WELL, THAT HAPPENED: HBO vs. George R.R. Martin

By on May 13, 2015
Sansa Stark (Sophie Turner) and Littlefinger (Aiden Gillan) discuss Sansa’s future in season five of ‘Game of Thrones.’ PHOTO: HBO

Sansa Stark (Sophie Turner) and Littlefinger (Aiden Gillan) discuss Sansa’s future in season five of ‘Game of Thrones.’ PHOTO: HBO

Jackson Hole, Wyoming – The HBO original series Game of Thrones is easily one of the most popular and hotly debated television shows since ABC’s Lost ended back in 2010. Mixing high-concept fantasy elements with more family drama than The Sopranos and Parenthood combined, GOT has managed to captivate audiences and defy expectations. The bloody tale of the Stark/Lannister/Targaryen power struggle is paving a path for epic fantasy television, and winning various Emmys and Golden Globes along the way.

Based on a series of seven books (five of which have been published) called A Song of Ice and Fire, Game of Thrones takes its title from the first book, on which the first season was based. Season two covered the events of A Clash of Kings, but season three only covered the first half of the third book, A Storm of Swords. As with any book adaptation, changes must be made to successfully tell the story through a new medium. For example, some important tasks that extraneous characters executed in the books have been absorbed by main characters on the show to avoid confusion and propel the story.

Fans of George R.R. Martin’s books have expressed concerns over the creative choices made by showrunners D.B. Weiss and David Benioff, but that comes as no shock. Personally, since both the show and the books are such high quality, I see the Game of Thrones saga as something of legend, on par with the story of King Arthur. Each medium offers its own version of that legend.

“You have to recognize there are going to be some differences,” Martin acknowledged. “I’m very pleased with how faithful the show is to the books, but it’s never gonna be exactly the same … Hopefully each [medium] will stand on its own.”

The current season (the fifth) has ventured somewhere between adapting the fourth and fifth books, A Feast for Crows and A Dance With Dragons, and the divergences from the books have been greater than ever. One of the focus characters, Sansa Stark, has recently deviated dramatically from her book equivalent, both in characterization and geography. A Dance with Dragons ended with an uncertain fate for Sansa, but the show has given her plenty more to work with. The show has also killed off a handful of characters that are still alive in the books.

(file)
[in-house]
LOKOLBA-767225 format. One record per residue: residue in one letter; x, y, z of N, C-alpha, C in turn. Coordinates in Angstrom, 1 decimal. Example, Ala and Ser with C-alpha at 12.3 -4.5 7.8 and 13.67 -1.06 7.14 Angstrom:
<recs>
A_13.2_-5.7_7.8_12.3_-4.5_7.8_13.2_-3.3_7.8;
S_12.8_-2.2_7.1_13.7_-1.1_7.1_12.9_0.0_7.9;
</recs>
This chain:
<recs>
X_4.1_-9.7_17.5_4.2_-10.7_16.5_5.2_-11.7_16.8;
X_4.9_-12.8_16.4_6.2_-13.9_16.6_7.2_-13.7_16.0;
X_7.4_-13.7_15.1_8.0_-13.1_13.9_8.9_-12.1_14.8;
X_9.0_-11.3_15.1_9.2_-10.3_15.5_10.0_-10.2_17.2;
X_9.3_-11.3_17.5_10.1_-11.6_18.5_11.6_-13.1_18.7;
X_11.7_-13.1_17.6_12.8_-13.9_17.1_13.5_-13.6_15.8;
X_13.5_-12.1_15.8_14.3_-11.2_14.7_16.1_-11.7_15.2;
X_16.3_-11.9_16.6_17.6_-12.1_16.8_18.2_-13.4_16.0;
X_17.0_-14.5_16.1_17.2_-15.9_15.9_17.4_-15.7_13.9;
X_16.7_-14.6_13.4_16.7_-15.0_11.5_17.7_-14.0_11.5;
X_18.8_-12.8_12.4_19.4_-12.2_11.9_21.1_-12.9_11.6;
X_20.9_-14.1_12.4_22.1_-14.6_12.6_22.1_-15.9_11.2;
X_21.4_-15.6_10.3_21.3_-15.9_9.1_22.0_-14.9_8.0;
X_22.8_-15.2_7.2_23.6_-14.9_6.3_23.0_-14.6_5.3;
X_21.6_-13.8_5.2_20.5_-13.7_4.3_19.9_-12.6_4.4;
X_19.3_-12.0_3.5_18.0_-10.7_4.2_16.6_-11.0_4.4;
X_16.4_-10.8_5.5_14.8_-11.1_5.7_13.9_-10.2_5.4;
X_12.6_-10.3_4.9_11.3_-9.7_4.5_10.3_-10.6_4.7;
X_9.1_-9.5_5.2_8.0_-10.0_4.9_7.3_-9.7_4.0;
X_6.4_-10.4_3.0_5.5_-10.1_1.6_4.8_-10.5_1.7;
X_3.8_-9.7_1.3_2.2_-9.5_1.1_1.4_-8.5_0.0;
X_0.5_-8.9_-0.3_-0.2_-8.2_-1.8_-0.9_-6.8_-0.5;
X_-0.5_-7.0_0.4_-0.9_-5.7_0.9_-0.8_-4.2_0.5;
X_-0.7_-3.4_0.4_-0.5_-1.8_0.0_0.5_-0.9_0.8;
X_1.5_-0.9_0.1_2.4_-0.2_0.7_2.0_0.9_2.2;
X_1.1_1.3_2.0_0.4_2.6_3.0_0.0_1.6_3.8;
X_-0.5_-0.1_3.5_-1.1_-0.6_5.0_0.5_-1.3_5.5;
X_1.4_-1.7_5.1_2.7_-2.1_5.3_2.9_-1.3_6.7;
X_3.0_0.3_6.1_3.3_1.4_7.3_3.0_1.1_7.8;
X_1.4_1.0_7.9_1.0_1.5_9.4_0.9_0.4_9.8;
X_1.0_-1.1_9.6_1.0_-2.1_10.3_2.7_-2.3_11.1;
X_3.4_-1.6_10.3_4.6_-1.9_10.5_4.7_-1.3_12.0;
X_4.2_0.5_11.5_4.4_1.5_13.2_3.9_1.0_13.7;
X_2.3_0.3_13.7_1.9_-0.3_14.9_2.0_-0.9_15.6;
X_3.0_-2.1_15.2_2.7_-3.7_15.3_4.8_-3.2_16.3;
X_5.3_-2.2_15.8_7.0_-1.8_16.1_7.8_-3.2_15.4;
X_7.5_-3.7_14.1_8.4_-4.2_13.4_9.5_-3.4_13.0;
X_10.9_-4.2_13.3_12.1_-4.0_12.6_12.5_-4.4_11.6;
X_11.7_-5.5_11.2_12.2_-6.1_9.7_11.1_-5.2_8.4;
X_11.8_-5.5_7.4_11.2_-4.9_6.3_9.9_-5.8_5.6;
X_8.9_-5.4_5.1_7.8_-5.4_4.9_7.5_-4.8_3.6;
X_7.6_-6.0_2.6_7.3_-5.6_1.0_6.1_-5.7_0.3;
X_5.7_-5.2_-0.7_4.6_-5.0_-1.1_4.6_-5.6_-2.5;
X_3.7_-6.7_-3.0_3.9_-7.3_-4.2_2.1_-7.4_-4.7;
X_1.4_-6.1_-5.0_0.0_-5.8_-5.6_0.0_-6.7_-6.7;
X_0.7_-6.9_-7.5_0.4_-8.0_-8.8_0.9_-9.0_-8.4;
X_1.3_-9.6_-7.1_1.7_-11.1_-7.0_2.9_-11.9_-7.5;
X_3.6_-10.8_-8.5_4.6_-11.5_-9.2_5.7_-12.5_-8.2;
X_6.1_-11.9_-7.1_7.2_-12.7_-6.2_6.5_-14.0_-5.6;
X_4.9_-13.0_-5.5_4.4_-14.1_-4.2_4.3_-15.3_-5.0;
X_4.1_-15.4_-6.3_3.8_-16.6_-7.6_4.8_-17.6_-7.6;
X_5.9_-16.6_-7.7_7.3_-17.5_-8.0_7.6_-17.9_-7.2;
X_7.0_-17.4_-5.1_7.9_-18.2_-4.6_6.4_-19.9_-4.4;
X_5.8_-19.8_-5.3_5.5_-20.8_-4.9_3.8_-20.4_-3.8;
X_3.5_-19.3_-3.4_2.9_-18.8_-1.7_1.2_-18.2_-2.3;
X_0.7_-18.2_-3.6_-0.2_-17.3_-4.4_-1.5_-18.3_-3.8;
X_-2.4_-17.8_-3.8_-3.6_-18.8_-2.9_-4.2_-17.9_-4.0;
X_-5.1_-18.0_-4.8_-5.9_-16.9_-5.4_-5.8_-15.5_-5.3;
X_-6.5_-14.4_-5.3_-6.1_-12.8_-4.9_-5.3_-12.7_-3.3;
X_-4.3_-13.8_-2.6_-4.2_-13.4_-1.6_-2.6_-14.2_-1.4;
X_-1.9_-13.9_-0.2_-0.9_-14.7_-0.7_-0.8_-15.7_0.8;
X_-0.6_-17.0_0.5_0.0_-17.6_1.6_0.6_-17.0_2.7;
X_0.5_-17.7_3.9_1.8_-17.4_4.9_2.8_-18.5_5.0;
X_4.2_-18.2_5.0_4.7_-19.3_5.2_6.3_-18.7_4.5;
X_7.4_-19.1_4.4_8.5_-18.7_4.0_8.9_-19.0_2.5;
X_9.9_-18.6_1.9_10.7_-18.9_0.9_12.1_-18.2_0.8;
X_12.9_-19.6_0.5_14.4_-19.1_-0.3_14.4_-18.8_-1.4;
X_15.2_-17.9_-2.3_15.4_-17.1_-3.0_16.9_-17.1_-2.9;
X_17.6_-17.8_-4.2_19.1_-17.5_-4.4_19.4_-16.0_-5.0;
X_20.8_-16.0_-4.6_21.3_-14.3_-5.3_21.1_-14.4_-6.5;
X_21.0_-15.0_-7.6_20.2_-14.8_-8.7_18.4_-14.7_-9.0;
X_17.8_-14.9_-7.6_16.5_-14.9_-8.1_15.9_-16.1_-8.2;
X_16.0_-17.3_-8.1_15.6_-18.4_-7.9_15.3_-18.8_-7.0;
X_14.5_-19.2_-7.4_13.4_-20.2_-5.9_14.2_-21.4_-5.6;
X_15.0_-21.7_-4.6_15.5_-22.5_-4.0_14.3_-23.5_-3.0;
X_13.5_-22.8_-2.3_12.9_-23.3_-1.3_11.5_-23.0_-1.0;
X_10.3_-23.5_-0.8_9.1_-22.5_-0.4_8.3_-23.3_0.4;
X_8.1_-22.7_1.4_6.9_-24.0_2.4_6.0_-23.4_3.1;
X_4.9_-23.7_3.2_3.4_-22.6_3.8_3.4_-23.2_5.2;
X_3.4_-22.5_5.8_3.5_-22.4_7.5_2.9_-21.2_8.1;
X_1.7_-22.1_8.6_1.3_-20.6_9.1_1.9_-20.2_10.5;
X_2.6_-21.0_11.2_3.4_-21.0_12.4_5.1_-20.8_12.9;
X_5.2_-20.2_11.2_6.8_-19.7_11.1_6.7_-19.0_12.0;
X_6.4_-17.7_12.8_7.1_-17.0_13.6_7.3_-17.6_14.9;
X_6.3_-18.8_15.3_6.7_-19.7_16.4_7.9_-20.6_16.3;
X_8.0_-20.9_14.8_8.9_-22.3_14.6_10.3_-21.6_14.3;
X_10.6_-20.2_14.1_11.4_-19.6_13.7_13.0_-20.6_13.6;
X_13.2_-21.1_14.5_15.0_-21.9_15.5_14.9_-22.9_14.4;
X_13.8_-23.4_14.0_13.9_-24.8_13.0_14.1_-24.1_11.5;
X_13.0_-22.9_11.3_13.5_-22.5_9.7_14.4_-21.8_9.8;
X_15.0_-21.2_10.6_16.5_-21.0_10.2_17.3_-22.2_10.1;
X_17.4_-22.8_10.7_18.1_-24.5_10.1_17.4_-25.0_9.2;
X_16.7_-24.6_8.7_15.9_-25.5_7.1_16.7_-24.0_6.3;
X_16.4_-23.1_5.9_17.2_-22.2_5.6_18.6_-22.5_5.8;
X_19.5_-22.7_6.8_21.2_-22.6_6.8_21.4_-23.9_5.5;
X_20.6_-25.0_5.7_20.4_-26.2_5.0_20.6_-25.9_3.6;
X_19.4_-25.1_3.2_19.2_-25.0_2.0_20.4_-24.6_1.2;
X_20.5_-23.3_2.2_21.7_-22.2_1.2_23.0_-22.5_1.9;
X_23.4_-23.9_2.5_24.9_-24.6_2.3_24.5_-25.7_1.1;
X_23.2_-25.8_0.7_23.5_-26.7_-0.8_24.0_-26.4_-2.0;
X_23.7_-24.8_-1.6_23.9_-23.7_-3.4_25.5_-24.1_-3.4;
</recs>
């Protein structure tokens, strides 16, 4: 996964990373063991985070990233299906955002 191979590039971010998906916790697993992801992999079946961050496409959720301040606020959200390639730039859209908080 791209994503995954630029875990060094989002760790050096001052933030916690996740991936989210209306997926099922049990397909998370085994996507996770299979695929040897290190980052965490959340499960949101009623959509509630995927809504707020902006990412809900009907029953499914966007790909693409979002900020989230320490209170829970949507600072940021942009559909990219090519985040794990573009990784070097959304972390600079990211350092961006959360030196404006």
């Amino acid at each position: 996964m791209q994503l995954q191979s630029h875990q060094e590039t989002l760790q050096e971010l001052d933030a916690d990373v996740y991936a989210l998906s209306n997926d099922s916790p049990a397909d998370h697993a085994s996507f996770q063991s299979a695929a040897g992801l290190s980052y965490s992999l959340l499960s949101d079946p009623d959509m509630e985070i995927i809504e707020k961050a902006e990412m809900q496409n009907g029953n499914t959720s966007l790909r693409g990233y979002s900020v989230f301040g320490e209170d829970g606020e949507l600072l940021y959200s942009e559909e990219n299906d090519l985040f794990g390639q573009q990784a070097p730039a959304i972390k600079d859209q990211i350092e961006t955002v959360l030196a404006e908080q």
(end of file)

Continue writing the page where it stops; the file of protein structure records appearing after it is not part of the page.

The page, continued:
Before shooting the first season, the showrunners required Martin to outline the remainder of the story for them. As readers await the sixth and seventh books, HBO has a good idea where their show is going, which makes speculation from book fans run rampant. If the showrunners kill off a character in the show, does that mean they aren’t relevant for the endgame in the books?

“I’ve told [the showrunners] certain things,” Martin said. “So they have some knowledge but the devil is in the details. I can give them broad strokes of what I intend to write, but the details aren’t there yet.”

There is speculation that the HBO show will end with seven seasons, meaning they will finish the story before Martin’s final book A Dream of Spring publishes. His sixth book, The Winds of Winter, is expected sometime in 2016. However, Martin seems to have a few tricks up his sleeve.

Last month, Martin said he has devised a “great twist” that will shock readers.

“It’s nothing they can do in the show because the show has already — on this particular character — made a couple decisions that will preclude it, where in my case I have not made those decisions,” he said.

Whether you’re loyal to the books or loyal to the show (or somewhere in the spectrum in-between), there is something refreshing about being in spoiler-free territory. Once the show adapts what’s left of Martin’s published material, speculation will finally be free game and book aficionados will be on the same level as fans of the show. Whichever direction this story goes, it’s clear that Martin has managed, in a very Lannister way, to gain the upper hand.

About Andrew Munz


  1. Nathan

    May 13, 2015 at 8:44 am

    “Whichever direction this story goes, it’s clear that Martin has managed, in a very Lannister way, to gain the upper hand.”

    Huh? How did he do that, exactly? It looks to me like he’s somehow made himself irrelevant to his own story and he’s trying desperately to make the books he has left to write meaningful. Over the past couple of years, there have been many reports about George trying to slow the TV show down, get it extended, have it spend a season covering some of the backstory, etc. so that the television show didn’t get out ahead of his books. It didn’t work, and now he’s stuck with HBO telling his story before he can. How does that give him the upper hand?